"At every possible opportunity, I hope to instill in children a love for the arts and for classical music," said Marcia Dale Weary, beloved teacher and founder of Central Pennsylvania Youth Ballet. "Along with that, I hope to help them develop self-discipline, generosity and the ability to focus."

Weary passed away at the age of 82 on Monday, March 4, 2019.


Since opening her first school in 1955, Weary taught generations of students, training them for professional careers, and changing their lives through dance. In 1974, the Marcia Dale School of Dance became the Central Pennsylvania Youth Ballet, a nonprofit school and performing company, and the red barn behind her house in Carlisle, Pennsylvania, was established as an iconic ballet studio and center for dance education.

Many of her students, affectionately known as "barn babies," remember the way she created a safe and beautiful haven—a home away from home—that inspired both dreams and hard work.

Marcia Dale Weary shaping a student's tendu at the barre

Rosalie O'Connor

Weary had a magical way of commanding a student's attention. As one of CPYB's guest teachers, I remember sitting in the corner of the barn's Studio A, watching her teach a beginner level. Not one of those young dancers was fidgeting, talking or daydreaming. They were all completely engaged and eager to please, under her spell.

She was able to communicate and connect with students in a way that consistently brought out their best.

While I did not have the privilege of training with Weary, my husband and his sister grew up dancing in the barn and often speak of the impact she had on their careers and lives. My mother-in-law was one of Weary's first students and taught by her side for more than 30 years. Many of my professional colleagues studied with Weary, and each of them had a technical fearlessness, refined artistry, confidence and pristine attention to detail—trademark qualities of Weary's training.

Generations of students that studied with her are now teaching, dancing in major companies or directing them. So many more have excelled in other areas, due to the skills they learned under her watchful and caring eye.

Weary had high expectations for all her students. They learned discipline, focus and respect for the art form. They learned musicality and the importance of creative expression, as she often talked about showing your soul through movement.

She encouraged dancers to maintain a certain level of professionalism both inside and outside the studio. She was strict but had a sense of humor. She was a master who always kept learning and passed that knowledge to her students.

The first time I taught at CPYB's summer program almost 15 years ago, Weary watched the last few minutes of my class. Students were muddling through a series of big jumps but seemed to be enjoying the challenge. "They need to go back to the barre," Weary told me. "Break it down for them. Don't just make it fun." Her words resonated.

The practice of "breaking it down" was key to Weary's teaching philosophy. She could dissect and explain each step in a way that everyone could understand, and she never underestimated children. The young dancers she trained have a strength and maturity beyond their years and could often perform the repertoire typical of a major professional company.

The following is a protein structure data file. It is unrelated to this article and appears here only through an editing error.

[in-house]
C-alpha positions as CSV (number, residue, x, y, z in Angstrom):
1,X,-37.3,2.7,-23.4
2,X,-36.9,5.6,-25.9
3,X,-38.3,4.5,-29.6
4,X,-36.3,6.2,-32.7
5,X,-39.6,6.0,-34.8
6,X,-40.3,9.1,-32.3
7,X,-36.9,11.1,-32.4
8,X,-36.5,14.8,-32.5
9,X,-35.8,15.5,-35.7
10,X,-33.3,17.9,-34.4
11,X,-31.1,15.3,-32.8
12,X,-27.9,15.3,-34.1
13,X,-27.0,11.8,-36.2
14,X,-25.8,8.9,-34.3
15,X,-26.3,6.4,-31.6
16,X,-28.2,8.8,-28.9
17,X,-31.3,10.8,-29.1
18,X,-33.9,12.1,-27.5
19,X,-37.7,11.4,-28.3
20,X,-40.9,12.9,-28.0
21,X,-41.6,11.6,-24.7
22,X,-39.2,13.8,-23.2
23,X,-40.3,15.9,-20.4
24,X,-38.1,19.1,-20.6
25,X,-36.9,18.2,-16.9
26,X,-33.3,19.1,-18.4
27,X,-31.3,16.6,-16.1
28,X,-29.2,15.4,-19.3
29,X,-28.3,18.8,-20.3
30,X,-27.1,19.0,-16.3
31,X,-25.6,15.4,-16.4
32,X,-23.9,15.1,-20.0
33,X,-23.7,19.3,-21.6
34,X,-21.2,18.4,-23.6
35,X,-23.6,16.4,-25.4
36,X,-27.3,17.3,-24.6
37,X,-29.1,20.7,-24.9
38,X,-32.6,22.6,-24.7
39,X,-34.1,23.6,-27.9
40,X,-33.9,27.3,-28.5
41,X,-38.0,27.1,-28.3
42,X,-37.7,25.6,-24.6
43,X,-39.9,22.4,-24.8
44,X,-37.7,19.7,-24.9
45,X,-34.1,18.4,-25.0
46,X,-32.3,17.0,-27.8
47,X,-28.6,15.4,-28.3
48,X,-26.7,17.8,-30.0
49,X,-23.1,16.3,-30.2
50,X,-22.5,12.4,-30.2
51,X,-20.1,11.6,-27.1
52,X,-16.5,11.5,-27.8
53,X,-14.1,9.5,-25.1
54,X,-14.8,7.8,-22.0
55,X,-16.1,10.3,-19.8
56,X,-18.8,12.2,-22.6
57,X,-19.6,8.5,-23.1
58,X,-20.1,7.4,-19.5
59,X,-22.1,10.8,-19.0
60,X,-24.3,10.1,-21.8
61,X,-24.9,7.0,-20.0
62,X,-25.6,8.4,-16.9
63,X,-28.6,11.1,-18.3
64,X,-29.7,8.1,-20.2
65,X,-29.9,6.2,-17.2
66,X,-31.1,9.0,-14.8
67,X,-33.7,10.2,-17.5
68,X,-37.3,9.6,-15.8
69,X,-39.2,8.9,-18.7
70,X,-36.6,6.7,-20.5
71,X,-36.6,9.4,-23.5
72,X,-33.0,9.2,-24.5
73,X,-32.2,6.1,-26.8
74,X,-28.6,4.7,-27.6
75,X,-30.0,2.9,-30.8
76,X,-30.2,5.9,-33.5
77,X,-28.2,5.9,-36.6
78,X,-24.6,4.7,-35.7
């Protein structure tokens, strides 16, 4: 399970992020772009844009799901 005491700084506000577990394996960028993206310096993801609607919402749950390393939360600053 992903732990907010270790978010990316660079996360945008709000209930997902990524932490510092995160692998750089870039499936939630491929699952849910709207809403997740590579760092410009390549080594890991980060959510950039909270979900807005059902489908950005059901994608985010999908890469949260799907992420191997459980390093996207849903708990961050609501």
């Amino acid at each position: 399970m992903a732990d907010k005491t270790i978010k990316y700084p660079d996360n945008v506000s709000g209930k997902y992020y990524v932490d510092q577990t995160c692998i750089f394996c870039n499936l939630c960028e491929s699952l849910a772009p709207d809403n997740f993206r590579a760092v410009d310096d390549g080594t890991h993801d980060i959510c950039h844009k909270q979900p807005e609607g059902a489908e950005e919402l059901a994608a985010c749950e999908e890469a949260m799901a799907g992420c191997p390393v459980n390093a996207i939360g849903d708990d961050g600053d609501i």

She believed that all students could become dancers if they worked hard enough and had the passion. "There is a place for them in the ballet world if they really want it," she once said. Weary made dreams come true. She touched the lives of countless people and will remain in our hearts as future generations of dancers grow and blossom through her legacy.

Thank you, Marcia. We are grateful and enriched beyond words.

Latest Posts


Courtesy Tiler Peck

Tiler Peck's Top 10 Tips for Training at Home

On March 15, New York City Ballet principal Tiler Peck announced to her 172,000-plus Instagram followers that she'd be teaching a live class from her family's home in Bakersfield, California, where she's currently waiting out COVID-19. Little did she know that she'd receive such a viral response. Since then, Peck has offered daily Instagram LIVE classes Monday through Friday at 10 am PST/1 pm EST, plus an occasional Saturday class and Sunday stretch/Pilates combo. "The reaction was just so overwhelming," she says. "These classes are keeping me sane, and giving me something to look forward to."

Keep reading SHOW LESS

#TBT: Miranda Weese and Damian Woetzel in "Swan Lake" (1999)

This February, New York City Ballet presented Peter Martin's two-act version of Swan Lake. In her New York Times review, Gia Kourlas reminisced about some of NYCB's past Odette/Odiles, pointing to a masterful, and high stakes, 1999 "Live From Lincoln Center" performance starring Miranda Weese and Damian Woetzel. With just an hour's notice, Weese stepped in to dance the Swan Queen for an injured Darci Kistler. The live television broadcast was Weese and Woetzel's first time dancing these roles together, though you'd never know; in this clip of the White Swan pas de deux the pair looks connected and utterly captivating.

Keep reading SHOW LESS
An instructor from The Hive in Chicago leads class over Zoom (courtesy The Hive)

The Dance Student's Guide to Making the Best—and the Most—of At-Home Training

If you're social distancing to do your part to slow the spread of COVID-19, you've inevitably realized that training safely and successfully at home poses a significant challenge. We talked to dance experts to find out how you can make the best of this less-than-ideal scenario—and about the unexpected ways it can help you grow as a dancer and artist.

Keep reading SHOW LESS